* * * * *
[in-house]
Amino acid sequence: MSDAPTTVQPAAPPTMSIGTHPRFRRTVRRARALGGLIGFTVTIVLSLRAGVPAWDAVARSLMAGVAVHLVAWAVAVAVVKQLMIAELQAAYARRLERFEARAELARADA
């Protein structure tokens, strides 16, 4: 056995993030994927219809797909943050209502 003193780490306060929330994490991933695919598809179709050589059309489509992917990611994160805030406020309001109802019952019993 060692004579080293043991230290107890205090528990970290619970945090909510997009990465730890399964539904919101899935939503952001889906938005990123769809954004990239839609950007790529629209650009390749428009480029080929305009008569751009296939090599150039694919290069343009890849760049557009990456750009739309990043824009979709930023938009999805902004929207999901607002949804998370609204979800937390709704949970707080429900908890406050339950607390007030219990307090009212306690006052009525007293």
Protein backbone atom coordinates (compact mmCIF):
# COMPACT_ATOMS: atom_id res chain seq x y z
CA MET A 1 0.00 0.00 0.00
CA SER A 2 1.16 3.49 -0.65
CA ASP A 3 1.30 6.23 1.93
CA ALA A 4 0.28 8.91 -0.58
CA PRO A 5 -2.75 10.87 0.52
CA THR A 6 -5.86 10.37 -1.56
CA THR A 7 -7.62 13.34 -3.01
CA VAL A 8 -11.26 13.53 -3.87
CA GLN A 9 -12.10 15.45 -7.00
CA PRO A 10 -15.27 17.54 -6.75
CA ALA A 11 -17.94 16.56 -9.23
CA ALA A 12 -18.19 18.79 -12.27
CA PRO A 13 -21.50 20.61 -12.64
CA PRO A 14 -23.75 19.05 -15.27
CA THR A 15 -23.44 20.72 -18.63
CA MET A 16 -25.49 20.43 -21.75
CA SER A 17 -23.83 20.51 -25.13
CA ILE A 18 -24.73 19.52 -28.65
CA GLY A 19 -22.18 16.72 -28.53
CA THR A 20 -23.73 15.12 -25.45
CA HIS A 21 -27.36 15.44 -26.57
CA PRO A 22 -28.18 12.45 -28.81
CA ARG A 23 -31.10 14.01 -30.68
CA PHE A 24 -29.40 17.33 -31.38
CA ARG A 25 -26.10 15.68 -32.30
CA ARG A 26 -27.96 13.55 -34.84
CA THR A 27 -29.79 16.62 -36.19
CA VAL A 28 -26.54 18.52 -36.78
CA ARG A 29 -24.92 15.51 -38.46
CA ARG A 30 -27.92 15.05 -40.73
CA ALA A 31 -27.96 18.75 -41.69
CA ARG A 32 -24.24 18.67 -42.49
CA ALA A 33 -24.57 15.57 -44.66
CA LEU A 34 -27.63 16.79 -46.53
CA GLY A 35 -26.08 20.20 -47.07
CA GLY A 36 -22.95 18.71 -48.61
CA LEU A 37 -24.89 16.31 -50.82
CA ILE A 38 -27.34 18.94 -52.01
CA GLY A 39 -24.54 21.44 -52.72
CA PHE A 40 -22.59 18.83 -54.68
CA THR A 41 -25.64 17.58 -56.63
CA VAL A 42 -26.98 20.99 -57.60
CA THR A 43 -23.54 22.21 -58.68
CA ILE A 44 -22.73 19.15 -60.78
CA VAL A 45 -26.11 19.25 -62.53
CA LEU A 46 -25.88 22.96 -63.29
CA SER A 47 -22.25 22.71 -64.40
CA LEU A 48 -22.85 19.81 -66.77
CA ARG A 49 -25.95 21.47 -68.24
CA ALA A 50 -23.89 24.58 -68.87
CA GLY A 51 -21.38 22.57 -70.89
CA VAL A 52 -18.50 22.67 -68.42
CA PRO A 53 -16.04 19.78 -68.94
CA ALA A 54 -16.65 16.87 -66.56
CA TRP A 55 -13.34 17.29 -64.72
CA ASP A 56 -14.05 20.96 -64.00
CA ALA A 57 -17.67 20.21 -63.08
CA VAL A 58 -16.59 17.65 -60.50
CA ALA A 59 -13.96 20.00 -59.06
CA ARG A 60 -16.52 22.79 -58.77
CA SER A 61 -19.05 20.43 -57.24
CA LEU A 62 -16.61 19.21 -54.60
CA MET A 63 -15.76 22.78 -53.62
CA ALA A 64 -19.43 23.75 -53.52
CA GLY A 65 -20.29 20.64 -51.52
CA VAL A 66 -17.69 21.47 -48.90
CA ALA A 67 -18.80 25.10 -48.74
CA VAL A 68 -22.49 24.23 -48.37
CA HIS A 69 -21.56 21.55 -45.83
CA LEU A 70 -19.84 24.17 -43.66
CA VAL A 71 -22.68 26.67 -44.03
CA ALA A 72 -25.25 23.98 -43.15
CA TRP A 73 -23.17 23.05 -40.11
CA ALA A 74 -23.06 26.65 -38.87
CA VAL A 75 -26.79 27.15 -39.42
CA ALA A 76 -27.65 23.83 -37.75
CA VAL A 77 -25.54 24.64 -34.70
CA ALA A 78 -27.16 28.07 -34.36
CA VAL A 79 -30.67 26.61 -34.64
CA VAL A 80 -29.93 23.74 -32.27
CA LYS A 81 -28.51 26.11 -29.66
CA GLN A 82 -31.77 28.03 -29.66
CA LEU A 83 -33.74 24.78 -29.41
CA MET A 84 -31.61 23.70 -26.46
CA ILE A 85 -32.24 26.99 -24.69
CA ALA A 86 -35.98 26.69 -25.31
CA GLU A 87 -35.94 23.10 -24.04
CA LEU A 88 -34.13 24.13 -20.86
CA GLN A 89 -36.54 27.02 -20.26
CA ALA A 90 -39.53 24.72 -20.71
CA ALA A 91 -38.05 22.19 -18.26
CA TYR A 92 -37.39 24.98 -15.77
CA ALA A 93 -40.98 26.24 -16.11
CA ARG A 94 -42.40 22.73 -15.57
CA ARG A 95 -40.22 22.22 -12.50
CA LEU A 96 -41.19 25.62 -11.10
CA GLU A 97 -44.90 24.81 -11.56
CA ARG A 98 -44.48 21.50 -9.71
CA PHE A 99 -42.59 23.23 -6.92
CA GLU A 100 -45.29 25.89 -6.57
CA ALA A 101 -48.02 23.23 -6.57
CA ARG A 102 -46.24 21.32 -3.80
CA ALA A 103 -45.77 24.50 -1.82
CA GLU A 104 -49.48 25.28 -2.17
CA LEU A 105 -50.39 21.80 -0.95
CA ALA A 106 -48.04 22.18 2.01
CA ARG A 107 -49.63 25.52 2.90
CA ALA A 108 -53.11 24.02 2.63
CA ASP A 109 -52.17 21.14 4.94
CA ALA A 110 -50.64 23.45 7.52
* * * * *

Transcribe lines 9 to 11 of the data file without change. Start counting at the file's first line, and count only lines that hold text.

CA ALA A 4 0.28 8.91 -0.58
CA PRO A 5 -2.75 10.87 0.52
CA THR A 6 -5.86 10.37 -1.56